Update of the Update

You can read Barie's (Keith's wife) update from yesterday right here.

As of last night at 11PM, I'd only heard that one of the possible causes of my friend Keith's seizure was an infection deep in his sinus cavity that had spread far enough to do that. He was going into surgery yesterday afternoon and was in for two hours to correct that and haven't heard anything yet.

I'll make sure to update as I get info.

Thanks again, for praying, patrons. Your words of care & support to me have been encouraging, too. Thanks so much.
The Music Industry Is Under Massive Reconstruction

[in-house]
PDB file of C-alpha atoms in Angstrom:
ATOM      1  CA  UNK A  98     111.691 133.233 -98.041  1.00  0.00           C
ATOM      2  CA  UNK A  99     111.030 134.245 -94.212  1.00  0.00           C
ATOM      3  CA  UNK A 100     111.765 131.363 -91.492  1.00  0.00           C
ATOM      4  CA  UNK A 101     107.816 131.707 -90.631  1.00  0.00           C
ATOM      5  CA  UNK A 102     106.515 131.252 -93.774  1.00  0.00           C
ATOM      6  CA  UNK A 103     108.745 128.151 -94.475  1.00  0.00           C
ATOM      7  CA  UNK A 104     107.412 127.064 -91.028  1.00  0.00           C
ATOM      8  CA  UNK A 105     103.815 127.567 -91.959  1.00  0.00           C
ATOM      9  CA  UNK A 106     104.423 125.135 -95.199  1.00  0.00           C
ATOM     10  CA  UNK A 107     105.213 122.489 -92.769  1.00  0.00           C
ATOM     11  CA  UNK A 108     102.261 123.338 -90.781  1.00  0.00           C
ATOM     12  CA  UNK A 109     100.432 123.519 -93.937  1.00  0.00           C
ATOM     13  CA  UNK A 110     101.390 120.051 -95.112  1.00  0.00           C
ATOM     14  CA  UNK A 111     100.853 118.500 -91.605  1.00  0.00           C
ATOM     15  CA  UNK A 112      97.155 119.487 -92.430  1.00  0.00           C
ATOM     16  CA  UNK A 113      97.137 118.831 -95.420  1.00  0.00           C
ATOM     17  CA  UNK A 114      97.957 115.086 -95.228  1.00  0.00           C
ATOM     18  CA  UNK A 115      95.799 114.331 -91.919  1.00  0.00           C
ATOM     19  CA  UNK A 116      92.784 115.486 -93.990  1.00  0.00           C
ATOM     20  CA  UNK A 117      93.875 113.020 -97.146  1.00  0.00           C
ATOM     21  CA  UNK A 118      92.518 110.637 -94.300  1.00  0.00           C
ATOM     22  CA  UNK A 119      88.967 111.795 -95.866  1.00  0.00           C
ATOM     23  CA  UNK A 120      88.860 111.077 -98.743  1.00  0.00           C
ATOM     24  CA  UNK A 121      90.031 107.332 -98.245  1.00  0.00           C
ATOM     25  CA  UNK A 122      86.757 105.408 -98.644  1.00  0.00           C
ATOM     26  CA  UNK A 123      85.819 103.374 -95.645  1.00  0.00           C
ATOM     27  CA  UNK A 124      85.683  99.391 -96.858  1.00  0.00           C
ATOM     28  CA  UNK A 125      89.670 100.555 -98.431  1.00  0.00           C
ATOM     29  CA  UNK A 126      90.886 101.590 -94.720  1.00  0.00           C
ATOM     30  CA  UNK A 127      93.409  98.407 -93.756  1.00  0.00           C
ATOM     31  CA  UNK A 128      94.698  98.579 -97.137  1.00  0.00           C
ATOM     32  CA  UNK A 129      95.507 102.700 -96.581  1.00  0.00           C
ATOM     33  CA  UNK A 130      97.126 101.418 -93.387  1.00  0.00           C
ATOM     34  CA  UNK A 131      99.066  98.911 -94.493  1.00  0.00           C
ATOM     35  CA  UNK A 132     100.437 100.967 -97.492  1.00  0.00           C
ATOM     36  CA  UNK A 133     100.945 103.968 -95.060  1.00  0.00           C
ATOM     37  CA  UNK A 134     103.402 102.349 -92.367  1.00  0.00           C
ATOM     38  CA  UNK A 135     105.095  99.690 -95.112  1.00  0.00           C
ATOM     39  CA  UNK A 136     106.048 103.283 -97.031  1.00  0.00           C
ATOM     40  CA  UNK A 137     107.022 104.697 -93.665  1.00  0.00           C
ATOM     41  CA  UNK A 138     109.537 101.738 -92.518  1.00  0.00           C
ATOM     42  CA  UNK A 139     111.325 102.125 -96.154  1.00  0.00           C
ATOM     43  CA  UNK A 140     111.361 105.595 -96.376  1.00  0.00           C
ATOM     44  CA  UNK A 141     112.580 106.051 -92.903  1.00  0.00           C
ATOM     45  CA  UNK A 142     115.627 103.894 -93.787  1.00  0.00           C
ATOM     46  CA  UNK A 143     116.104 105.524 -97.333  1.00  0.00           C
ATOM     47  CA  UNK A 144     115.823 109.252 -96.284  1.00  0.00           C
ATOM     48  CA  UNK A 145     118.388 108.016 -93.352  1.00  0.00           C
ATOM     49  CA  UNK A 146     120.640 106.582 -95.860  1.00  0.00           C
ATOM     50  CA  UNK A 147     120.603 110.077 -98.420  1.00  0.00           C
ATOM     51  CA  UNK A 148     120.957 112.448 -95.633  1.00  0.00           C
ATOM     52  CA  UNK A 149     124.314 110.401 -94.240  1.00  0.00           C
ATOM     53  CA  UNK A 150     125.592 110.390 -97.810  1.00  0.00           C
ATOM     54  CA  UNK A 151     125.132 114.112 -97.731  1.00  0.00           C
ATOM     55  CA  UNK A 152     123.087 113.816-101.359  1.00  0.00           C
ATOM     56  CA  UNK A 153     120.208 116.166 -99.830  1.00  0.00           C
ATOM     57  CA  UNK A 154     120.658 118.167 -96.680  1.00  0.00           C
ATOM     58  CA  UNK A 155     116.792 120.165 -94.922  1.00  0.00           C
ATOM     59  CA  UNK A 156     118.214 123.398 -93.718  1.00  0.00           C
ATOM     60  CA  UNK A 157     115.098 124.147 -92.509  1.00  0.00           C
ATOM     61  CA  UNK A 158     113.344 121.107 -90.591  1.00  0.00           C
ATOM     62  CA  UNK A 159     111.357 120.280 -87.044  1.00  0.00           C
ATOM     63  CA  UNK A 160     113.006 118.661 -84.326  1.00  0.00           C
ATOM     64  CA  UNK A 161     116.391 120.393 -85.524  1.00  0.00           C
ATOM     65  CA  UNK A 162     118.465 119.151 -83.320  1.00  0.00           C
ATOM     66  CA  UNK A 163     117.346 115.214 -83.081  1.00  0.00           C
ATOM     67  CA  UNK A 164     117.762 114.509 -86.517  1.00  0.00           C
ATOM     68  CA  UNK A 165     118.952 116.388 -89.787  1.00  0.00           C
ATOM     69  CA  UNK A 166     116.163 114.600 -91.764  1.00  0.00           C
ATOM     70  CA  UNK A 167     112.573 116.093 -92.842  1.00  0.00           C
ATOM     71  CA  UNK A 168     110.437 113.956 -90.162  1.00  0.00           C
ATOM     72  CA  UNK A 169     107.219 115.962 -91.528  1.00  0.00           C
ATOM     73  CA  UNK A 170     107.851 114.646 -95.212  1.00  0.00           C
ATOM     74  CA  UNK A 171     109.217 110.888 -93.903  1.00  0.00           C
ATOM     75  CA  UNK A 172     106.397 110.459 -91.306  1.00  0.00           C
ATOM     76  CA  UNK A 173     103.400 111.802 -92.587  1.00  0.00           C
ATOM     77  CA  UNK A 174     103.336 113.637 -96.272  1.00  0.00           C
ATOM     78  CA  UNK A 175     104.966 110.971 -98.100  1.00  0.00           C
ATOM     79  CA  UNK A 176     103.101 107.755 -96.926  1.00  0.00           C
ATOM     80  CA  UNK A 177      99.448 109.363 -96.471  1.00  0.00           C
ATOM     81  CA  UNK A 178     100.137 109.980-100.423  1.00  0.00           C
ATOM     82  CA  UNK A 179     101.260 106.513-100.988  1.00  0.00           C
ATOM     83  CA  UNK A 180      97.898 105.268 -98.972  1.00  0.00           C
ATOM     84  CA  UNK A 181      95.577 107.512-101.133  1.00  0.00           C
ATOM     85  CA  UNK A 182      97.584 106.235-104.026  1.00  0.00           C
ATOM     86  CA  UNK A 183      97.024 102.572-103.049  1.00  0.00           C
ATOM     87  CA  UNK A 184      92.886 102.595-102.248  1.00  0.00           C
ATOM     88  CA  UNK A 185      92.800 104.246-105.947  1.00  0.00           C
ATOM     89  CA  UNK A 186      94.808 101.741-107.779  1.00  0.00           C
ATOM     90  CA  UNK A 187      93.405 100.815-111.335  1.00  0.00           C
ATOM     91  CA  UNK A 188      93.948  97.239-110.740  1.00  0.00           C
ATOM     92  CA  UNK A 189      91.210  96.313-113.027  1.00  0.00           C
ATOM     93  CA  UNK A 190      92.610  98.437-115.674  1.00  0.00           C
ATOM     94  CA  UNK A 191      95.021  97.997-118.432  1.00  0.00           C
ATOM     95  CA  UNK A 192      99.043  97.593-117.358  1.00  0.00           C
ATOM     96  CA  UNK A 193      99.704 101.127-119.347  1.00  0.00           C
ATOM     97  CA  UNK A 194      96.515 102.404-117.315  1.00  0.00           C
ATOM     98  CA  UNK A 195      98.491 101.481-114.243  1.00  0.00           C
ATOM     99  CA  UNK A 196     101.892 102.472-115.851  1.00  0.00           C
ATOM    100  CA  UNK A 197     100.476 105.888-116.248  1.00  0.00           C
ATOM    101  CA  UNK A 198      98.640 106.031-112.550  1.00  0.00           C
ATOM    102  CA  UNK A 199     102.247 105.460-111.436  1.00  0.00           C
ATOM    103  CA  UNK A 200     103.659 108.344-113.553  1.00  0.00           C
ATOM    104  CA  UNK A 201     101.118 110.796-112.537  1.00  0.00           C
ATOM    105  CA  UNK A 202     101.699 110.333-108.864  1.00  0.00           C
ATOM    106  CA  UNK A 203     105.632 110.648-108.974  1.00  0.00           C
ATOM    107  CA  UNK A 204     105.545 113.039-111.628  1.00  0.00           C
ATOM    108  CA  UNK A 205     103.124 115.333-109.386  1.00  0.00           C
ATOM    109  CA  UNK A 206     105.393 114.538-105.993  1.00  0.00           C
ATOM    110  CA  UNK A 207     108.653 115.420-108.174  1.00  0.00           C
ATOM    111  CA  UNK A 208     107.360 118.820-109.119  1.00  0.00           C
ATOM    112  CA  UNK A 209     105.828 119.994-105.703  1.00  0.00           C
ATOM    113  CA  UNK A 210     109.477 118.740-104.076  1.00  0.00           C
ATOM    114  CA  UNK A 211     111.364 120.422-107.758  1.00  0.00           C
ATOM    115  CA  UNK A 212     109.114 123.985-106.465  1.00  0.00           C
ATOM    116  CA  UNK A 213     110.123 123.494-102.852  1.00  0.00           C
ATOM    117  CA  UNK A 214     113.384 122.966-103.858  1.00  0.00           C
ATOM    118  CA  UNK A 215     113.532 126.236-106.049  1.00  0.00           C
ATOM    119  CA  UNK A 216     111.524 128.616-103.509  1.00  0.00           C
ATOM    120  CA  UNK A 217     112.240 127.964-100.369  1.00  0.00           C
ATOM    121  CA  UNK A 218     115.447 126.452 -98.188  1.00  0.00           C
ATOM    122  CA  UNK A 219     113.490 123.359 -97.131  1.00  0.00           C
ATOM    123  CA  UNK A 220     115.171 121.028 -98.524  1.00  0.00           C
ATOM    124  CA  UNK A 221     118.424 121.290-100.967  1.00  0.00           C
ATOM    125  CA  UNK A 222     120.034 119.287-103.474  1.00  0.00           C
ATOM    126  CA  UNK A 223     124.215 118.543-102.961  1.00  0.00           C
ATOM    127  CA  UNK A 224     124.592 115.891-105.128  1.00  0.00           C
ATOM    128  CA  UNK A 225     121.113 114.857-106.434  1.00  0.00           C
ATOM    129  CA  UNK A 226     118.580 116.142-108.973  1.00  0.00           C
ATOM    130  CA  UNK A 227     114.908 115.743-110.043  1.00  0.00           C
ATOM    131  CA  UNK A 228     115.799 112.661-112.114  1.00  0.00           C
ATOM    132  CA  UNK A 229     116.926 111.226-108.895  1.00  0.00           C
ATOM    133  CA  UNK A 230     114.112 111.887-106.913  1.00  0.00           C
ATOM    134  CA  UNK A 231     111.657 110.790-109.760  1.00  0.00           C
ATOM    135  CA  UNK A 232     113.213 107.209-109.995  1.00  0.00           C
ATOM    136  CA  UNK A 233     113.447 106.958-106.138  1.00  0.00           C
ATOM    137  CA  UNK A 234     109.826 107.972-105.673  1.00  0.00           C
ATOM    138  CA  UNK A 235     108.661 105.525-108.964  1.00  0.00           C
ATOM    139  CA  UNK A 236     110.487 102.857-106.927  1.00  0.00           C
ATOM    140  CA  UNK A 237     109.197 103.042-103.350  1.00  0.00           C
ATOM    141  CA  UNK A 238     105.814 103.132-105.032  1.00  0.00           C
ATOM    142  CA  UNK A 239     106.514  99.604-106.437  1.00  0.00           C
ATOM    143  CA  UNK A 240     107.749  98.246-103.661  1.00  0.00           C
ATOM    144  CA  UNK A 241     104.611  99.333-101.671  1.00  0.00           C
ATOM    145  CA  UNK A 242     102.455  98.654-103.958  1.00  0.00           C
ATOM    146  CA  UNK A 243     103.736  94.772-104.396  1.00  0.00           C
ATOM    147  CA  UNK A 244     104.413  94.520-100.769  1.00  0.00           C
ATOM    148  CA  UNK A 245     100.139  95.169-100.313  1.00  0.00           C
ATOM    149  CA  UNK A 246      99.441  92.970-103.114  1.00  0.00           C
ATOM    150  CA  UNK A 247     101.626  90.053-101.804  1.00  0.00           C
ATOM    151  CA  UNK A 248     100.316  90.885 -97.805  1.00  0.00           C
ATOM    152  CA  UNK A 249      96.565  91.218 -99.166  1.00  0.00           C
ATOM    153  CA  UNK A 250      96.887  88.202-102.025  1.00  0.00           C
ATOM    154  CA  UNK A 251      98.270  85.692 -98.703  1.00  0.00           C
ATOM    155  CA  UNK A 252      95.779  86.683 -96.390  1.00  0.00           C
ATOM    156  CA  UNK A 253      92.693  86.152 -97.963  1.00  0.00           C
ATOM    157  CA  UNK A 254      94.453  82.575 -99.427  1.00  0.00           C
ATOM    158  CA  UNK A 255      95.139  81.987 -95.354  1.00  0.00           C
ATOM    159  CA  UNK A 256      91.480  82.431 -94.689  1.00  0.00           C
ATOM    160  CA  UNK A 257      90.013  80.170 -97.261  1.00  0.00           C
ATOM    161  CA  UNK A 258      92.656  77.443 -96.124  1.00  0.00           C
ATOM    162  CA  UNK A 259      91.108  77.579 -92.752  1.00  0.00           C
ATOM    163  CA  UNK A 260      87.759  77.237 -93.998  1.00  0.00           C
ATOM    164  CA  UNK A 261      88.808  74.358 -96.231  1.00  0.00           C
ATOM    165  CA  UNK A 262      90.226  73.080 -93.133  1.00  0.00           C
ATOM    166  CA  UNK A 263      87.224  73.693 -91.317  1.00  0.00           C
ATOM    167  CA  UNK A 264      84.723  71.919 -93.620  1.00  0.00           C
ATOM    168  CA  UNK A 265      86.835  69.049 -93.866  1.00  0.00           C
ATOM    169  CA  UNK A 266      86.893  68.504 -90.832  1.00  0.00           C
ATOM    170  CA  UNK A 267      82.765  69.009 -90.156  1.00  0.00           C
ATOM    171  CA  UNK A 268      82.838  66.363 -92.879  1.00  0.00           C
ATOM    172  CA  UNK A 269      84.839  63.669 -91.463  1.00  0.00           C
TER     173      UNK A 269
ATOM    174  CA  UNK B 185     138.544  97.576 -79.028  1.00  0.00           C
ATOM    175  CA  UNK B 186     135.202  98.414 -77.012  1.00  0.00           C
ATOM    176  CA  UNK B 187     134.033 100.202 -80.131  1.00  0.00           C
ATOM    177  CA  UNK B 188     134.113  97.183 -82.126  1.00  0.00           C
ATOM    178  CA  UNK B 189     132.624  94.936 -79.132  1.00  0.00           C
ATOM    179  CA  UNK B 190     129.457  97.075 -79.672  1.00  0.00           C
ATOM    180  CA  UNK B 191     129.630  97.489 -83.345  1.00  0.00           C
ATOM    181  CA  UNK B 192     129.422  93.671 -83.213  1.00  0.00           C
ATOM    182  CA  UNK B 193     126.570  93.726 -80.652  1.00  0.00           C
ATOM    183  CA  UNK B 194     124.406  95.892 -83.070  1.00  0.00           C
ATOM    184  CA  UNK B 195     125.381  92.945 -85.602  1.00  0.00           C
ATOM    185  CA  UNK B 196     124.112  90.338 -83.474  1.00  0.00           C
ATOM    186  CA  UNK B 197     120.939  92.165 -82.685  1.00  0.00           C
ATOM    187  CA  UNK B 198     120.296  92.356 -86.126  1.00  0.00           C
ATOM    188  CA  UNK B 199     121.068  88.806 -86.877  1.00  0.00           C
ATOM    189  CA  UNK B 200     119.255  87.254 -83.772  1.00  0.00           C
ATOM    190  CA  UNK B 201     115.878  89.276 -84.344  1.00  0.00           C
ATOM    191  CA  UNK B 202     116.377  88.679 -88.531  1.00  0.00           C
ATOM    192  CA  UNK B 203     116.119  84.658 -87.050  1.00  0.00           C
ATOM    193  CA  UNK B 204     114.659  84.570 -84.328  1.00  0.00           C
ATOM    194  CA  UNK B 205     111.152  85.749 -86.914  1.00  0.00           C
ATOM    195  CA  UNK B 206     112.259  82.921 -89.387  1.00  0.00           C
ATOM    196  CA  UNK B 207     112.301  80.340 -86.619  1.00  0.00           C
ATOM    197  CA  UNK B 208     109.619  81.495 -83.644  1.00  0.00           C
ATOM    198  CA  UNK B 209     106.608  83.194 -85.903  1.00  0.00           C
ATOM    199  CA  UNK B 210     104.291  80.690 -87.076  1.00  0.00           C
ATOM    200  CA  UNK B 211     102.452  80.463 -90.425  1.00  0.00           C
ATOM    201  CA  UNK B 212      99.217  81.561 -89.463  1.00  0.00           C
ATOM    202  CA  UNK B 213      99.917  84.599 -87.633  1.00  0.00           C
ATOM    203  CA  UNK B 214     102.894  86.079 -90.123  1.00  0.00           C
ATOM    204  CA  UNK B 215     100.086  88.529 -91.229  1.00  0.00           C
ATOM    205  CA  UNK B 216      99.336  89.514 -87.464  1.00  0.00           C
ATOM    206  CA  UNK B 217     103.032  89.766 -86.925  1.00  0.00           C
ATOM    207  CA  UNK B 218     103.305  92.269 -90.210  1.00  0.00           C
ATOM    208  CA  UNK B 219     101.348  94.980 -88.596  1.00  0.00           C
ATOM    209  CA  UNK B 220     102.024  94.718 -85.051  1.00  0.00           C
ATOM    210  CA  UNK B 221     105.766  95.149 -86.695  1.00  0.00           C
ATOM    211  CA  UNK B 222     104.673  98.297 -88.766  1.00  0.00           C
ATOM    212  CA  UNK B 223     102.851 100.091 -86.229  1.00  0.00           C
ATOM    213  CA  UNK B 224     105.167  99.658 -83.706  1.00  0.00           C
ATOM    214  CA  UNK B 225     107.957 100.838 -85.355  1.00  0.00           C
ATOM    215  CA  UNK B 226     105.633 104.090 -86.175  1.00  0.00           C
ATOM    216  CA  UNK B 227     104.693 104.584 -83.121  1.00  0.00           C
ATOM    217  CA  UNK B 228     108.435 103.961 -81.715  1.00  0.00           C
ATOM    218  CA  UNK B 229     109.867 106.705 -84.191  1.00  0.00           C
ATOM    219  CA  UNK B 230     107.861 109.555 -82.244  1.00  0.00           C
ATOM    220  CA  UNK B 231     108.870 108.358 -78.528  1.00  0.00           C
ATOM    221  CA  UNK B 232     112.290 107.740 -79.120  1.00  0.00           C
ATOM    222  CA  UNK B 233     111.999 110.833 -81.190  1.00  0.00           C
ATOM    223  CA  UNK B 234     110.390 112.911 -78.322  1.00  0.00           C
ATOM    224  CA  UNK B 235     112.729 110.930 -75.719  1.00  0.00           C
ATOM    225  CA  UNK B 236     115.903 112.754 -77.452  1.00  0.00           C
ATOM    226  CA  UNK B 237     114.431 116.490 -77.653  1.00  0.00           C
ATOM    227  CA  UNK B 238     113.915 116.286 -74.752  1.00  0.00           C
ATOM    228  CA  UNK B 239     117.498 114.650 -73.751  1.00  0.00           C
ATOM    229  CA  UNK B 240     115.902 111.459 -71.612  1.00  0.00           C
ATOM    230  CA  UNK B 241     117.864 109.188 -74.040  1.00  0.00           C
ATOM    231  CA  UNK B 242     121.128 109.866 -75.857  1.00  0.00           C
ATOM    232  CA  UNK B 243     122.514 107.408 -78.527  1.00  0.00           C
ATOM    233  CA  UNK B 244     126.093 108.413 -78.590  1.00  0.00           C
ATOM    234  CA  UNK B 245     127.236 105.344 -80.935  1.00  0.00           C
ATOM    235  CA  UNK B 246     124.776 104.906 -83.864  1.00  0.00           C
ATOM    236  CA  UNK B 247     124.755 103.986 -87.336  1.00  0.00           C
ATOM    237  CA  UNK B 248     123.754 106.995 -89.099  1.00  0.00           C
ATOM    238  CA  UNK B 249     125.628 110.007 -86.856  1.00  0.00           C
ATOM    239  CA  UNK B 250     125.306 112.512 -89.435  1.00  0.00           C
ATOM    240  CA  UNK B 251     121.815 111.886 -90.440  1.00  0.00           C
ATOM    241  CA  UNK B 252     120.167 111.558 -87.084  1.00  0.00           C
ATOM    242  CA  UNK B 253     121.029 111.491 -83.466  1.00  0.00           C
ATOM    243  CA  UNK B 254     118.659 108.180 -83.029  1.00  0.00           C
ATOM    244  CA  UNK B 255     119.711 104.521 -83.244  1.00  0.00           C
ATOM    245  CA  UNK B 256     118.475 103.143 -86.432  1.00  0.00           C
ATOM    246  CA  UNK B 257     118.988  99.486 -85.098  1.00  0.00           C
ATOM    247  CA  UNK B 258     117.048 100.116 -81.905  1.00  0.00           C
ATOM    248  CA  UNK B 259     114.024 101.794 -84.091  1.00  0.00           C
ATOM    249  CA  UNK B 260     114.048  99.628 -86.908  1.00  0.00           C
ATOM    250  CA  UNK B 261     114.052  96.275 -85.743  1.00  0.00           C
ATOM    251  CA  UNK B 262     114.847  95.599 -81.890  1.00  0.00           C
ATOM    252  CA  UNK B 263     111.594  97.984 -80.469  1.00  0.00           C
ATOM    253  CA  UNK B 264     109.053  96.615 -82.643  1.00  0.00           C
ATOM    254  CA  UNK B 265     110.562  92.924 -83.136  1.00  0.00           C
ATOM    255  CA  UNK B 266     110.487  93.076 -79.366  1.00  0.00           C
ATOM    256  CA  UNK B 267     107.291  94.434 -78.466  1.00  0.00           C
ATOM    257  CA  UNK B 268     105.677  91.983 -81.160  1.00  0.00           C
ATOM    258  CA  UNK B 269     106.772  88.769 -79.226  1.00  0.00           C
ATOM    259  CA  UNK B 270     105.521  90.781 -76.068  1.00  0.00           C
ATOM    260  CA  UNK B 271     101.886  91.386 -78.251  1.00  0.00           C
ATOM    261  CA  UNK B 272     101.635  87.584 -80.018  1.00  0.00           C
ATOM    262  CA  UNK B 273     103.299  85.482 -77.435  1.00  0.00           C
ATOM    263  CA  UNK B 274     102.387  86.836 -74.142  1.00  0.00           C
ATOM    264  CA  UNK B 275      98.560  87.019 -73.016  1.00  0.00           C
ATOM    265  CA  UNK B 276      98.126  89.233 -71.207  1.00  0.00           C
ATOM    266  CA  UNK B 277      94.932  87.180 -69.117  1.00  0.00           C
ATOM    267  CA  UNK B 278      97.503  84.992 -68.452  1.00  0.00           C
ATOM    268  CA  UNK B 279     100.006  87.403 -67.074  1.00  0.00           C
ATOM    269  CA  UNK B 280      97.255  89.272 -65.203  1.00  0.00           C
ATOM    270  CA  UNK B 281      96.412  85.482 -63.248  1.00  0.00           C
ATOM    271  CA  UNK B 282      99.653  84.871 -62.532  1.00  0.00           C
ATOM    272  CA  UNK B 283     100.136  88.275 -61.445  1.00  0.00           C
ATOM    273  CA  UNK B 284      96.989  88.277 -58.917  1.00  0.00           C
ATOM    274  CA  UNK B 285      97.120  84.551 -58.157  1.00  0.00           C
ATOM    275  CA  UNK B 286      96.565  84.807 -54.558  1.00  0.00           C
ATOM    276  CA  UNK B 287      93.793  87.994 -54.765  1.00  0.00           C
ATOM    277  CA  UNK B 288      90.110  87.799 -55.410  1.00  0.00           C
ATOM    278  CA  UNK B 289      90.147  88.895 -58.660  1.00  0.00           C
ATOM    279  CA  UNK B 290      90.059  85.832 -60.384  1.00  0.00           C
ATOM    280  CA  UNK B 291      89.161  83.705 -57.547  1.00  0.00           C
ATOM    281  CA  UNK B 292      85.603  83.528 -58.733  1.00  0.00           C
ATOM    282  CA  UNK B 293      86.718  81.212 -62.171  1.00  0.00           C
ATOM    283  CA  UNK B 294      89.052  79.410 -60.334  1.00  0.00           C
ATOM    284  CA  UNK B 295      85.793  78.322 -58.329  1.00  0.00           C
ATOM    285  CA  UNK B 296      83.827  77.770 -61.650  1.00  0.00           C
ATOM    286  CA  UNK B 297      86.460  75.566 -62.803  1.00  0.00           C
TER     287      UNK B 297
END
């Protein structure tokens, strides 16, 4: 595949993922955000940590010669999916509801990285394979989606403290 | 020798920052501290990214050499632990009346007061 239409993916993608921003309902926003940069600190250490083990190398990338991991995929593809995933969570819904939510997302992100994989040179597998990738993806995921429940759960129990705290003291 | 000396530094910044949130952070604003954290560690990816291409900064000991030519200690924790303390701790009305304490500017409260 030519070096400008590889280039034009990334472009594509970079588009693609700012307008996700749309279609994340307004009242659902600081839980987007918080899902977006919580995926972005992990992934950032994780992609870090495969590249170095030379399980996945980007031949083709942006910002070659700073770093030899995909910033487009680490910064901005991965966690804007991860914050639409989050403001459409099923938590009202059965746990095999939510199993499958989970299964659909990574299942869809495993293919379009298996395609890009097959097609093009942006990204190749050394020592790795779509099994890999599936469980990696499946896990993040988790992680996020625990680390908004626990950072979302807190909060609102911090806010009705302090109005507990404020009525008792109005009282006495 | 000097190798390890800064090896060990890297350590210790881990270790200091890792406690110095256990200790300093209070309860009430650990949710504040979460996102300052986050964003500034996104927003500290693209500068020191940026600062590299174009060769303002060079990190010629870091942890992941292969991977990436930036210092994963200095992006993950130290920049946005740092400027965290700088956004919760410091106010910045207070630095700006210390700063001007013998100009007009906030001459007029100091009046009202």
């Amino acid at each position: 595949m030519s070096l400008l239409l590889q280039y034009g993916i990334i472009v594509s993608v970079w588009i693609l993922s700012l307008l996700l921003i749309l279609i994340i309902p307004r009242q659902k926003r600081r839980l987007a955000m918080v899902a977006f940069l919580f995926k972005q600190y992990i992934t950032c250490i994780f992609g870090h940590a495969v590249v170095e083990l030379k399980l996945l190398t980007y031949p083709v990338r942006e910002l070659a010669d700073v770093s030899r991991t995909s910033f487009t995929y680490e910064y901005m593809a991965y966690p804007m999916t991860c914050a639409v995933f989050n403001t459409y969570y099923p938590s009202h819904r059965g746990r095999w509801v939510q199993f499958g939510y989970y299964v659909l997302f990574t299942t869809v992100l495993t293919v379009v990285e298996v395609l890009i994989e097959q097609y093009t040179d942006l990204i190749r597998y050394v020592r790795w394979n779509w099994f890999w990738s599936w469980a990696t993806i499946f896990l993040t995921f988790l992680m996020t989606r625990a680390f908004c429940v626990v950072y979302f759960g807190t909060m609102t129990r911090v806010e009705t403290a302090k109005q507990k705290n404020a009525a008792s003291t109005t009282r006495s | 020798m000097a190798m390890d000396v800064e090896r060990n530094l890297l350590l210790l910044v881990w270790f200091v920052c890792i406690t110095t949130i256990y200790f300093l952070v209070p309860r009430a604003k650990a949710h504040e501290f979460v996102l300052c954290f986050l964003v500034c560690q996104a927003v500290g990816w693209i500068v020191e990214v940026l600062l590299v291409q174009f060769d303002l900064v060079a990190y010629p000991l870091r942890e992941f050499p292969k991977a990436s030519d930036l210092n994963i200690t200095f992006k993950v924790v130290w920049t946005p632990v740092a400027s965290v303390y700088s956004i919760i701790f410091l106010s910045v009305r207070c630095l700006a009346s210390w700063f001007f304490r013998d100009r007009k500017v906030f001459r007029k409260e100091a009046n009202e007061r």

So, I got this e-mailed from friends who said they thought I'd like the music. Oh, yeah. It's free. All you have to do is send a few e-mails or post it on your blog and you can have it! Consider this my payment in full.

The same thing goes on at NoiseTrade where you can get some free Derek Webb & other artists for nothing more than spreading the word!

That sound you heard was the middleman's job being eliminated.

Tuesday, October 28, 2008

I Don't Do This Often...

...but I'm especially close to this one.

See, I met Keith and Barie almost 15 years ago. Actually, I met Barie. She went to the church that had just hired me and didn't come to any of the classes. See, she was a normal band kid. The students that were in those classes were the type of kids who sat in the back of the room because their parents made them attend. So, since there were 5 disinterested peers, she just went to church service...see, she wanted to grow.